Venezuelan Adventure (26) – Oiga, Hermano or Hey, Brother – April 23, 1939

We are going back in time to April of 1939 when both Lad and Dan are in Venezuela.  Lad is working for the Socony-Vacuum Oil Company, where he will be maintaining the diesel engines for their pumps.  Dan is still out at a camp in the field with no supervision or food.  He is still employed by Inter-America, Inc. but management is struggling. 

Daniel Beck Guion

La Concepcion

Rio Misoa

April 23.

Oiga Hermano, (Hey, Brother)

Your letter has proven to be the high point of inter-Americas fiasco.  It served to crystallize my decision asi:

With my recently-acquired draft for $290 I shall wend my way to the Cuidao of Maracaibo, not later than May 31, which is my latest ultimatum.  I shall take the necessary clothes, go to Caracas, see the Co. lawyer, proceed to Pariaguan (at your invitation which I await), visit briefly, back to Maracaibo, pick up bag and baggage, embark for Panama, buy clothes in Panama, sail for New York or travel north via Central America and Mexico, quien sabe? (who knows.?)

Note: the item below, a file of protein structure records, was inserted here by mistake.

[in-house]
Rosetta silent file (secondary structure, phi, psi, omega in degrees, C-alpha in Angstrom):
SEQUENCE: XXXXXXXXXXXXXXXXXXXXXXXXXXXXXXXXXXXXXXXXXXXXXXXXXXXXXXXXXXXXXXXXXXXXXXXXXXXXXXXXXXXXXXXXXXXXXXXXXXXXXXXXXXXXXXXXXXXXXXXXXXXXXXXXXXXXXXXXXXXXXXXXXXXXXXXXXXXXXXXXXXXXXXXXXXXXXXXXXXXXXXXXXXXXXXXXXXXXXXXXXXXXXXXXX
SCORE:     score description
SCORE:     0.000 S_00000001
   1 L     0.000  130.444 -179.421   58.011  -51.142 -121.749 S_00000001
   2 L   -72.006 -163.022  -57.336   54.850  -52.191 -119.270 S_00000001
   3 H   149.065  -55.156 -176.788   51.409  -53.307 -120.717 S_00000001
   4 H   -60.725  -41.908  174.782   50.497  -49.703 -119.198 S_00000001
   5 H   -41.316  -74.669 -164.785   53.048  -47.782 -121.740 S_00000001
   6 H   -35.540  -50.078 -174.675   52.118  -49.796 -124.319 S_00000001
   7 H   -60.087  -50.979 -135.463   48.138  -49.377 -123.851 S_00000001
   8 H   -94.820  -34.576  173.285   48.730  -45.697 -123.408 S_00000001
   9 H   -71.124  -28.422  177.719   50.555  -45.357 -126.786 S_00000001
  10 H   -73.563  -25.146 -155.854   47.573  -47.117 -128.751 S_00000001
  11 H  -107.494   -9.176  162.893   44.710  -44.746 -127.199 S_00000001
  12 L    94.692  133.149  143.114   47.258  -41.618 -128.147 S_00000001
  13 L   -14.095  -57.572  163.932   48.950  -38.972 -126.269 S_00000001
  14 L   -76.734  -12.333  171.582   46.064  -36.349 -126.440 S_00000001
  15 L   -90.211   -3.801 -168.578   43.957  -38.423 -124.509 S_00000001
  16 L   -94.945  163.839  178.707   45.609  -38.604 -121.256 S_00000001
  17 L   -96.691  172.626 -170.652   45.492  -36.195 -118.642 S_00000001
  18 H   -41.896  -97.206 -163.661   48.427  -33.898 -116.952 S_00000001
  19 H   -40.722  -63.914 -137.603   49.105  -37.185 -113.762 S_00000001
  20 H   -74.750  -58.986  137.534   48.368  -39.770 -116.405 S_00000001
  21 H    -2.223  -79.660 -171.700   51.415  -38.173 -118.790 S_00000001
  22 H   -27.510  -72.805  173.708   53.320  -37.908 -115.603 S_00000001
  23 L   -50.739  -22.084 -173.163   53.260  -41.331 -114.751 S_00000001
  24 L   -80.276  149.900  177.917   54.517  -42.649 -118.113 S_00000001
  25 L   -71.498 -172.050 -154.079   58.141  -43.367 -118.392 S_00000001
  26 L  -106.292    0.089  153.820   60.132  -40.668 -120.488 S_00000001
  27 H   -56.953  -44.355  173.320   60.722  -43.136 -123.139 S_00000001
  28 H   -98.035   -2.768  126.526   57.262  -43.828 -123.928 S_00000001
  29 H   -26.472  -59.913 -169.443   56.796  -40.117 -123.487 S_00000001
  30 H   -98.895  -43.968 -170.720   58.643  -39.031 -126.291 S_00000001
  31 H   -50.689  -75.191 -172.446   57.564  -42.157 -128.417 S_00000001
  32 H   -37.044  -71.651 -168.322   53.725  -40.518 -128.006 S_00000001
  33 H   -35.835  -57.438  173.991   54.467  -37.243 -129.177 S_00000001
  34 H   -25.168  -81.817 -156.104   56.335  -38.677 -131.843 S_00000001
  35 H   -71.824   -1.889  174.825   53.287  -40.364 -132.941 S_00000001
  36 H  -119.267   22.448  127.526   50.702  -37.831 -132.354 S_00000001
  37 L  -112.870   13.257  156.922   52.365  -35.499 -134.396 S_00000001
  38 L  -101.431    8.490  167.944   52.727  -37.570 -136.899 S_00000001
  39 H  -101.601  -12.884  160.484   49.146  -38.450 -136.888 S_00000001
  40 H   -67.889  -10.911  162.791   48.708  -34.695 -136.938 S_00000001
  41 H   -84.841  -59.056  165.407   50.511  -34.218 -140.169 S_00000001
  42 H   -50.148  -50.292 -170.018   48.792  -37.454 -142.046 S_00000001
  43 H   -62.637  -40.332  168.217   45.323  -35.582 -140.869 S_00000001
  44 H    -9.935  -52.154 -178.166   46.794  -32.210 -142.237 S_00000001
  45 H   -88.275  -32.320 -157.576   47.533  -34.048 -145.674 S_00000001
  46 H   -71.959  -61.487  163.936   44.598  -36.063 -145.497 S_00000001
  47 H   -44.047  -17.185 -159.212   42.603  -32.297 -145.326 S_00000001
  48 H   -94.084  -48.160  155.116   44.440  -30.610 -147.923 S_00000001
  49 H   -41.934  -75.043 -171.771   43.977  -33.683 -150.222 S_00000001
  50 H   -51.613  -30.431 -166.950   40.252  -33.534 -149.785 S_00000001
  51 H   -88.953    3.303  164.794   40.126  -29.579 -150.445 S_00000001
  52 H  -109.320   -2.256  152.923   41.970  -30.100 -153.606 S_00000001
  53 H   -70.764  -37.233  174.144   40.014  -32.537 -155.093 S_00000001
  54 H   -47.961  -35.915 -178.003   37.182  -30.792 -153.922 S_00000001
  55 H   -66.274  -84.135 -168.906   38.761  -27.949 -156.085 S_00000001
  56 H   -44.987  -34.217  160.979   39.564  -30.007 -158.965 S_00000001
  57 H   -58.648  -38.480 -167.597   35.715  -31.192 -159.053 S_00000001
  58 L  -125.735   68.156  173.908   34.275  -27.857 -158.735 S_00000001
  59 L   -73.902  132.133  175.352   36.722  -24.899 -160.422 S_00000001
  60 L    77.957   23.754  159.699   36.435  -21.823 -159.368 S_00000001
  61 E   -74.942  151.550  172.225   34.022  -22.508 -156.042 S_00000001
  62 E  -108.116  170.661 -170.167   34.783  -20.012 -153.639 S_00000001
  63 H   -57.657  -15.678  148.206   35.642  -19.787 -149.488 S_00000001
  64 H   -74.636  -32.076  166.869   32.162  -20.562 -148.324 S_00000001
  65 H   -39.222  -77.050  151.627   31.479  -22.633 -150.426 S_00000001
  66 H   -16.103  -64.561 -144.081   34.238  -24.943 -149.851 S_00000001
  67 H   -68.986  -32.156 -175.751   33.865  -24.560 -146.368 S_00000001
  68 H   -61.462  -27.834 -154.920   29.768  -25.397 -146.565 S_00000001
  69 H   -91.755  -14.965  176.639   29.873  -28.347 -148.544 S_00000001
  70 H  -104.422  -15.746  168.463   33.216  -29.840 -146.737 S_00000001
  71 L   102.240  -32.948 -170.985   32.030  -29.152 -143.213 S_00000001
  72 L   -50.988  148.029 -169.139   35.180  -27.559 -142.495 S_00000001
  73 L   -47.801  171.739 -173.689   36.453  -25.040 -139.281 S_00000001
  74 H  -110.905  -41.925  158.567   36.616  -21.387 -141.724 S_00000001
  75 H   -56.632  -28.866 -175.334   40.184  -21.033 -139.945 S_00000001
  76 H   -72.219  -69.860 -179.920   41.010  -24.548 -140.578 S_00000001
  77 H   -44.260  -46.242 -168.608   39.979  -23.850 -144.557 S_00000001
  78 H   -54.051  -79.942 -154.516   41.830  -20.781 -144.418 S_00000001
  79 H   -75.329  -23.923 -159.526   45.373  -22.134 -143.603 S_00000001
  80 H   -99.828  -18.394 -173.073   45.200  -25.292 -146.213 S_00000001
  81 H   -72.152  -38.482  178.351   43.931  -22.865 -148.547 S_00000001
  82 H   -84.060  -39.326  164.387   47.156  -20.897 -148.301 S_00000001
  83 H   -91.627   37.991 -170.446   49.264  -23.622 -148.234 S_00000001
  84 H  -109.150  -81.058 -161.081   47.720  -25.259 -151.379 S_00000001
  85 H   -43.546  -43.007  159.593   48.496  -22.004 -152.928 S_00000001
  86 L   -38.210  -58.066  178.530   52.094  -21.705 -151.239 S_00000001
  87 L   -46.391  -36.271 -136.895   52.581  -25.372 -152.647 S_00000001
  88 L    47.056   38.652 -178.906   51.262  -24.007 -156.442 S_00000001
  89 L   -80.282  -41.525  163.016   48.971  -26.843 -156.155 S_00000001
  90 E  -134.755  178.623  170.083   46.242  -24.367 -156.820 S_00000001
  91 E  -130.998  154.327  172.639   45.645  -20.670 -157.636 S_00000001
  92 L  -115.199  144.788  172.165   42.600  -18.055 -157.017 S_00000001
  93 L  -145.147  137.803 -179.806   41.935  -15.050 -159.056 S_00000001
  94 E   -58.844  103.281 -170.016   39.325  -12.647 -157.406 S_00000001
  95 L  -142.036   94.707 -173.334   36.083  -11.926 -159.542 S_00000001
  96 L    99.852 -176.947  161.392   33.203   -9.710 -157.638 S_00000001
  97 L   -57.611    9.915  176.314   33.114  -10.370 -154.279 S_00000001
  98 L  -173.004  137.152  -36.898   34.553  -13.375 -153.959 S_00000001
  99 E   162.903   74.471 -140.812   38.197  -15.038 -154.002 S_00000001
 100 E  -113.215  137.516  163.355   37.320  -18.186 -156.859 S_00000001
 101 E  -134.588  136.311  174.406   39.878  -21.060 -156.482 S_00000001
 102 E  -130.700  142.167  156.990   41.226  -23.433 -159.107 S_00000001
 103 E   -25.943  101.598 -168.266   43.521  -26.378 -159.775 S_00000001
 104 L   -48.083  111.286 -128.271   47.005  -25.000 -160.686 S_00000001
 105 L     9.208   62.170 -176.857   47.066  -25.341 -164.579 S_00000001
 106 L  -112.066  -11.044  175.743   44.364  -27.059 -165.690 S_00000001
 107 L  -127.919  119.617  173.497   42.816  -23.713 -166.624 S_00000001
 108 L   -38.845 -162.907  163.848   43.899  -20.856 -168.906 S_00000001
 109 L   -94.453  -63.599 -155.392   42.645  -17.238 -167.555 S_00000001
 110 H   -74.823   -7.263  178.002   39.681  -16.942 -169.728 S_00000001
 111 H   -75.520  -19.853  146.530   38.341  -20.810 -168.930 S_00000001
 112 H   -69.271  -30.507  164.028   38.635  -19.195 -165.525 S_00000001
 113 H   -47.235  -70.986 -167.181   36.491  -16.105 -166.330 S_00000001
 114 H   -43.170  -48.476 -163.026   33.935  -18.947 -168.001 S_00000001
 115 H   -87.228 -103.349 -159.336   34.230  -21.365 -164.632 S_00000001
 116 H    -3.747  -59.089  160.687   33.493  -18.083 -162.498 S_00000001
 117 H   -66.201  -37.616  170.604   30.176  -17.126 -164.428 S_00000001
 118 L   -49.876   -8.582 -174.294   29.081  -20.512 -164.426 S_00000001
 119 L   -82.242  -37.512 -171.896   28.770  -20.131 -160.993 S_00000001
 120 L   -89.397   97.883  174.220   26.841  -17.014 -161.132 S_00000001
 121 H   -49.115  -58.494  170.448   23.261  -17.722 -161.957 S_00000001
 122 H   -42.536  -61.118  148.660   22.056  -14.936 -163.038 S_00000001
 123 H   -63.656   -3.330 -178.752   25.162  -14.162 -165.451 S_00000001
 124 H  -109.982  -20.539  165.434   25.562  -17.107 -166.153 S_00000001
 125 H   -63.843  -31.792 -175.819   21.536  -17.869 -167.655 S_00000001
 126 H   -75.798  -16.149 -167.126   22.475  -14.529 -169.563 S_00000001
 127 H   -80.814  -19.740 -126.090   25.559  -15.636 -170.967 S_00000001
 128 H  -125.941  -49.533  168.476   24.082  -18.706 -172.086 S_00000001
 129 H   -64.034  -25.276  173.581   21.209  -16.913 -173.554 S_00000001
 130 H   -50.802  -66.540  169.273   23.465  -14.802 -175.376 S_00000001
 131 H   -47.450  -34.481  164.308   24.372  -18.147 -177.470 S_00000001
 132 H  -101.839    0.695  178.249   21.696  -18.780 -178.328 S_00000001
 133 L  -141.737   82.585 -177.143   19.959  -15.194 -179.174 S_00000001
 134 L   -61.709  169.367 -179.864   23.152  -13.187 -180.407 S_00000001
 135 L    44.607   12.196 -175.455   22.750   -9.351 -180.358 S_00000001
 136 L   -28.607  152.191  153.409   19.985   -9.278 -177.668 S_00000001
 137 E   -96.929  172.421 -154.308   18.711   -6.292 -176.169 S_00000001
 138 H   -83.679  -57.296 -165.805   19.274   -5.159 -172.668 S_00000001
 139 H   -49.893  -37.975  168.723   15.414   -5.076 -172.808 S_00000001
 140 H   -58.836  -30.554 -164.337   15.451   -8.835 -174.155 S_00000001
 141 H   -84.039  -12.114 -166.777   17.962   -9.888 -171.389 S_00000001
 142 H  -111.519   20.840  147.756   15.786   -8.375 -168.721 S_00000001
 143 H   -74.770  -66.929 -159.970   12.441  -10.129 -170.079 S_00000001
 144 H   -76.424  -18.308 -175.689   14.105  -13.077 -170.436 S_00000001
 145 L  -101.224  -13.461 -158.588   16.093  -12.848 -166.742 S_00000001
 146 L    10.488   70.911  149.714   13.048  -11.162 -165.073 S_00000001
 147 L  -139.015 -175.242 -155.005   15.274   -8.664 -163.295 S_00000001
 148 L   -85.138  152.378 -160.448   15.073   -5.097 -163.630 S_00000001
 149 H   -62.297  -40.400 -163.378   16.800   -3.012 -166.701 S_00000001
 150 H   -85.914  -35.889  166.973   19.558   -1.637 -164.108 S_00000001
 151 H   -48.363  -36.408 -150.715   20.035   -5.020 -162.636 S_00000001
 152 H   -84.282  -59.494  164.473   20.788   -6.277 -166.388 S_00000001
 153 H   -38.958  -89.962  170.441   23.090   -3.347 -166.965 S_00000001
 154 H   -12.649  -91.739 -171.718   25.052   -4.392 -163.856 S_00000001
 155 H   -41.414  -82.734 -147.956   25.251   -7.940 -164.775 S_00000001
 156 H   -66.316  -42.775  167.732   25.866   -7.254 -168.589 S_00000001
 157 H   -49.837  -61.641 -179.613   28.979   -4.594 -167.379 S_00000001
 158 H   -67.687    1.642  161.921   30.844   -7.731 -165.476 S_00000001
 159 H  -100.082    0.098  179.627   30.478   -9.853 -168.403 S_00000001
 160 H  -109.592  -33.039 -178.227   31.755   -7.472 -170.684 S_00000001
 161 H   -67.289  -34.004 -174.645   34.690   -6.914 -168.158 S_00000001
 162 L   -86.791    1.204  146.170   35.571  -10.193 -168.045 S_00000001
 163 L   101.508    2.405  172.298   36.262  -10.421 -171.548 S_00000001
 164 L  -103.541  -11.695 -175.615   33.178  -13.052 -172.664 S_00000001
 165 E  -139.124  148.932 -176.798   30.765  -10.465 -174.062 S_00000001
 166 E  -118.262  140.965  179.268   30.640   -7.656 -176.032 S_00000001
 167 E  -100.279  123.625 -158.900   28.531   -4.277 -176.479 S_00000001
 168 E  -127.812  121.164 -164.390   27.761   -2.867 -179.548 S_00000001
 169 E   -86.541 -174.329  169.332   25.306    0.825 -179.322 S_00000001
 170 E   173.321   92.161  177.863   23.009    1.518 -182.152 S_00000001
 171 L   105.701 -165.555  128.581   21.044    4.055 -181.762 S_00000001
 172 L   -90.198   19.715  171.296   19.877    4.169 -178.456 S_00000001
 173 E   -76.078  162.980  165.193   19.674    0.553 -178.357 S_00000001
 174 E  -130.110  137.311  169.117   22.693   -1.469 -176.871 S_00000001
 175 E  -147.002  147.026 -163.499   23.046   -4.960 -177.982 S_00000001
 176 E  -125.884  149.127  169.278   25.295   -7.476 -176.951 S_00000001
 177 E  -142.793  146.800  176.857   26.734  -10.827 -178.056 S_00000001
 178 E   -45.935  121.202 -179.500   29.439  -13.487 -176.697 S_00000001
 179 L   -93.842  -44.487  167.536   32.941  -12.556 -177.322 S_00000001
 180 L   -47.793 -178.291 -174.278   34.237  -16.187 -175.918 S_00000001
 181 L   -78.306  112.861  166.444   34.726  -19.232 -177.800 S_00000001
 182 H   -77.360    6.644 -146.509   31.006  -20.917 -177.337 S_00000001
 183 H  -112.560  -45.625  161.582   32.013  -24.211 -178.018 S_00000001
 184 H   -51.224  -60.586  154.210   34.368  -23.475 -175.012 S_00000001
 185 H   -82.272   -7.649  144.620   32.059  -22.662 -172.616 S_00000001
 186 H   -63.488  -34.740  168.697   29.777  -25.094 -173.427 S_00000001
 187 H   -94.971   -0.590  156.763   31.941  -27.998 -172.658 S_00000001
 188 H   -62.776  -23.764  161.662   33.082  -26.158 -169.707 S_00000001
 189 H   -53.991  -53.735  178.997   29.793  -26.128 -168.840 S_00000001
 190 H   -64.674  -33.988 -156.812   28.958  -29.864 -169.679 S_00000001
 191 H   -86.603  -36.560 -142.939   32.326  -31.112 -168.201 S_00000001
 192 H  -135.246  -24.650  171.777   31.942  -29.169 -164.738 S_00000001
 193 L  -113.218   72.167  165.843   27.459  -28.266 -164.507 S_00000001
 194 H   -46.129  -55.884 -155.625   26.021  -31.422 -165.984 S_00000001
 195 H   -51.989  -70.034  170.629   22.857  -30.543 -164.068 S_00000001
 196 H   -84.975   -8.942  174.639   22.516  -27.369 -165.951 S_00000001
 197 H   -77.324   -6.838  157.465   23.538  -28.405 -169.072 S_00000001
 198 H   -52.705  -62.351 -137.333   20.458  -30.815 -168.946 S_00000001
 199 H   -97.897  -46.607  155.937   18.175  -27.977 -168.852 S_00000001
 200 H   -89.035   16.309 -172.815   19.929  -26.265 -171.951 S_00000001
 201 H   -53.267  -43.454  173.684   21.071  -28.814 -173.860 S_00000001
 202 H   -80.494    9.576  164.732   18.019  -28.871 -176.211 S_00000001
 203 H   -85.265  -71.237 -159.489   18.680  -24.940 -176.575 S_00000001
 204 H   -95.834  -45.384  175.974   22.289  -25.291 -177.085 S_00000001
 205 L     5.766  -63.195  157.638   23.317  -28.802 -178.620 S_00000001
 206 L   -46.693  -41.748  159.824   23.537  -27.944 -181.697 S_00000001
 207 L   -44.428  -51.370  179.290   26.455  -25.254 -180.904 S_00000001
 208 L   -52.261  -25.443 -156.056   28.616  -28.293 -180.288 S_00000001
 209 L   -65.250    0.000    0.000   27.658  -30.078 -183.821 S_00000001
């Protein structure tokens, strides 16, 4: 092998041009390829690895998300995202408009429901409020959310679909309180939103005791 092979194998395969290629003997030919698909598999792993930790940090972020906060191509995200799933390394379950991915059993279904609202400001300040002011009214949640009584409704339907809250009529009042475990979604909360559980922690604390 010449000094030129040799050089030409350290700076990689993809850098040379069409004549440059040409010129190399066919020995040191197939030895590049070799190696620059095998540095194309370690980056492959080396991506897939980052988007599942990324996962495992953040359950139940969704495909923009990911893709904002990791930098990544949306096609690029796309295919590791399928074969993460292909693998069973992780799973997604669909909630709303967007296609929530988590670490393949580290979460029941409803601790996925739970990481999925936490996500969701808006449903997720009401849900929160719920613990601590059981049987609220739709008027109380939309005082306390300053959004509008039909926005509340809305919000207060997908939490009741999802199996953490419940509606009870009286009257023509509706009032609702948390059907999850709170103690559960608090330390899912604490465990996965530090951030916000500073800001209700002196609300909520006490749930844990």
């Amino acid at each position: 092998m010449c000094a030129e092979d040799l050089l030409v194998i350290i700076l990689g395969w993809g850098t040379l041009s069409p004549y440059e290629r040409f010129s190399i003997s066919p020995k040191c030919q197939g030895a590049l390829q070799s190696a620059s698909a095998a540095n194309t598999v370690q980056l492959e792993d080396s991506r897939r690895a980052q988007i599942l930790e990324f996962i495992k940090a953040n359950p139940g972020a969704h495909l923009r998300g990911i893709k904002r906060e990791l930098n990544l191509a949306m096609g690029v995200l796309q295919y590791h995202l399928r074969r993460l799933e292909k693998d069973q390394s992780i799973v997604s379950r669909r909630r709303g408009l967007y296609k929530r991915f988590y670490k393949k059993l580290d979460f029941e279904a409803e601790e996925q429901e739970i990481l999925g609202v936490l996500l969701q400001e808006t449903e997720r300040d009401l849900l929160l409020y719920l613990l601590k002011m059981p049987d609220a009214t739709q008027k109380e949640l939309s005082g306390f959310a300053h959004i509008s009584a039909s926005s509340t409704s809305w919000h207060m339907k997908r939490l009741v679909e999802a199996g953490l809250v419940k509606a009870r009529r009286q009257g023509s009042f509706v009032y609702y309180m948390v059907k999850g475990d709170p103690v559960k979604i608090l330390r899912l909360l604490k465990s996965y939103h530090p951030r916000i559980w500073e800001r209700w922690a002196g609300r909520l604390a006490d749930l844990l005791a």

The new camp is located about 7 kms. below Primera Sabana on the same river which is called Rio Sicare,and Rio Misoa as it progresses from Ande to Ande Maracaibo-wards.  Those few kilometers made a lot of difference in temperature and tropical vegetation, it being too, too, warm aqui (here).  We are able to swim in a pool of the river close at hand which helps plenty.

My new address will be on the back flap of this envelope if Dick Wiberly keeps his promise.  He is taking this letter with him when he goes to Maracaibo to establish headquarters.  Please answer immediately, since I do not expect to be here much longer.  Let me know if a visit to Pariaguan is feasible and if so, how to get there: bus?  Co. car? etc.

In spite of my elation at your success and my draft for $290, time is beginning to drip like cold honey from a spoon.  Having made up my mind to leave, time has done a tricky little reverse which makes yesterday seem like tomorrow.

Tambien, (Also) in the last six months I have seen so little of civilization that I will be lost in Caracas’s Plaza Bolivar.

In your excitement you failed to acquaint me with the photograph situation.  What happened to the photos you took at Primera Sabana and Quelbrada Totuche camp?  I cannot find the negatives or the positives.

Enclosed is a letter which came for you.  Of course I didn’t read it.  The address on the envelope was (words cut off on this copy) New Haven.

Until Presently,


Tomorrow, Wednesday and Thursday, I will post a 3-page letter from Grandpa, on Friday, a letter from Lad to his father.

Judy Guion

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